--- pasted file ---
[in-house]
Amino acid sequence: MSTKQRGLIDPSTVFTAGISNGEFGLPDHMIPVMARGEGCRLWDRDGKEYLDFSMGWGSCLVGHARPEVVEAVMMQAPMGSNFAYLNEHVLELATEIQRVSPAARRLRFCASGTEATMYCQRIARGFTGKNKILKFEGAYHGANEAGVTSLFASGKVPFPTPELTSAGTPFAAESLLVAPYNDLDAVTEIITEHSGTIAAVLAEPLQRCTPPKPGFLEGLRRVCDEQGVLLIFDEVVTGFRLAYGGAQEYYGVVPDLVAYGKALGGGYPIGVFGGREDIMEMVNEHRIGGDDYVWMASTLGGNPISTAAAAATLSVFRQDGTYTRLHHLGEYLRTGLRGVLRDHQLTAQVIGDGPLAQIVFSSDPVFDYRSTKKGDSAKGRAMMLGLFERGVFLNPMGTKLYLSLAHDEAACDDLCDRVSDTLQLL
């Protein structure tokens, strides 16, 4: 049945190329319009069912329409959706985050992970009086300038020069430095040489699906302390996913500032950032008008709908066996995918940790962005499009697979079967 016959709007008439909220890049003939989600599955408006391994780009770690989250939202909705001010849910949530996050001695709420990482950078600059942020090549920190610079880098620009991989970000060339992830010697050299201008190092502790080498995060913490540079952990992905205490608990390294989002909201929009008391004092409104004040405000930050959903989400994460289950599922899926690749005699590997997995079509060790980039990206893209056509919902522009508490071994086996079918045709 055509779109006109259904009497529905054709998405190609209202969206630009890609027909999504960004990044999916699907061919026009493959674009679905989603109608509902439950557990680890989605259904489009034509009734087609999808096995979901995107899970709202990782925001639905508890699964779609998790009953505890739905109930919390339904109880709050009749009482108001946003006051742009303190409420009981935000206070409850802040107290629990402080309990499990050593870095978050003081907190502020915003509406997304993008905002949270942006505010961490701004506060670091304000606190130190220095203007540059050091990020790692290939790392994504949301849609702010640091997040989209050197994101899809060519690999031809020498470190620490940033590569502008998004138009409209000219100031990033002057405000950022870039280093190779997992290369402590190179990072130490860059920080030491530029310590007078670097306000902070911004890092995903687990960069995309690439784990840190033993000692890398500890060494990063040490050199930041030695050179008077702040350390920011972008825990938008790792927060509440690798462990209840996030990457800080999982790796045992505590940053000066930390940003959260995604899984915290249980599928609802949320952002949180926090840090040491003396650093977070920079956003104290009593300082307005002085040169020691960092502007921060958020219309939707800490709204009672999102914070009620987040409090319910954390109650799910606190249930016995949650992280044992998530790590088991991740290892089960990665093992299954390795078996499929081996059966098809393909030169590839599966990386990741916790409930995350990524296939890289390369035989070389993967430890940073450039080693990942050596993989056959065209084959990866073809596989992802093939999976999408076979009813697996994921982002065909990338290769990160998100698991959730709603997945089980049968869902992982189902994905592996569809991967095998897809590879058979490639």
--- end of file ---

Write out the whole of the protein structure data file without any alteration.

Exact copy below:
[in-house]
Amino acid sequence: MSTKQRGLIDPSTVFTAGISNGEFGLPDHMIPVMARGEGCRLWDRDGKEYLDFSMGWGSCLVGHARPEVVEAVMMQAPMGSNFAYLNEHVLELATEIQRVSPAARRLRFCASGTEATMYCQRIARGFTGKNKILKFEGAYHGANEAGVTSLFASGKVPFPTPELTSAGTPFAAESLLVAPYNDLDAVTEIITEHSGTIAAVLAEPLQRCTPPKPGFLEGLRRVCDEQGVLLIFDEVVTGFRLAYGGAQEYYGVVPDLVAYGKALGGGYPIGVFGGREDIMEMVNEHRIGGDDYVWMASTLGGNPISTAAAAATLSVFRQDGTYTRLHHLGEYLRTGLRGVLRDHQLTAQVIGDGPLAQIVFSSDPVFDYRSTKKGDSAKGRAMMLGLFERGVFLNPMGTKLYLSLAHDEAACDDLCDRVSDTLQLL
């Protein structure tokens, strides 16, 4: 049945190329319009069912329409959706985050992970009086300038020069430095040489699906302390996913500032950032008008709908066996995918940790962005499009697979079967 016959709007008439909220890049003939989600599955408006391994780009770690989250939202909705001010849910949530996050001695709420990482950078600059942020090549920190610079880098620009991989970000060339992830010697050299201008190092502790080498995060913490540079952990992905205490608990390294989002909201929009008391004092409104004040405000930050959903989400994460289950599922899926690749005699590997997995079509060790980039990206893209056509919902522009508490071994086996079918045709 055509779109006109259904009497529905054709998405190609209202969206630009890609027909999504960004990044999916699907061919026009493959674009679905989603109608509902439950557990680890989605259904489009034509009734087609999808096995979901995107899970709202990782925001639905508890699964779609998790009953505890739905109930919390339904109880709050009749009482108001946003006051742009303190409420009981935000206070409850802040107290629990402080309990499990050593870095978050003081907190502020915003509406997304993008905002949270942006505010961490701004506060670091304000606190130190220095203007540059050091990020790692290939790392994504949301849609702010640091997040989209050197994101899809060519690999031809020498470190620490940033590569502008998004138009409209000219100031990033002057405000950022870039280093190779997992290369402590190179990072130490860059920080030491530029310590007078670097306000902070911004890092995903687990960069995309690439784990840190033993000692890398500890060494990063040490050199930041030695050179008077702040350390920011972008825990938008790792927060509440690798462990209840996030990457800080999982790796045992505590940053000066930390940003959260995604899984915290249980599928609802949320952002949180926090840090040491003396650093977070920079956003104290009593300082307005002085040169020691960092502007921060958020219309939707800490709204009672999102914070009620987040409090319910954390109650799910606190249930016995949650992280044992998530790590088991991740290892089960990665093992299954390795078996499929081996059966098809393909030169590839599966990386990741916790409930995350990524296939890289390369035989070389993967430890940073450039080693990942050596993989056959065209084959990866073809596989992802093939999976999408076979009813697996994921982002065909990338290769990160998100698991959730709603997945089980049968869902992982189902994905592996569809991967095998897809590879058979490639």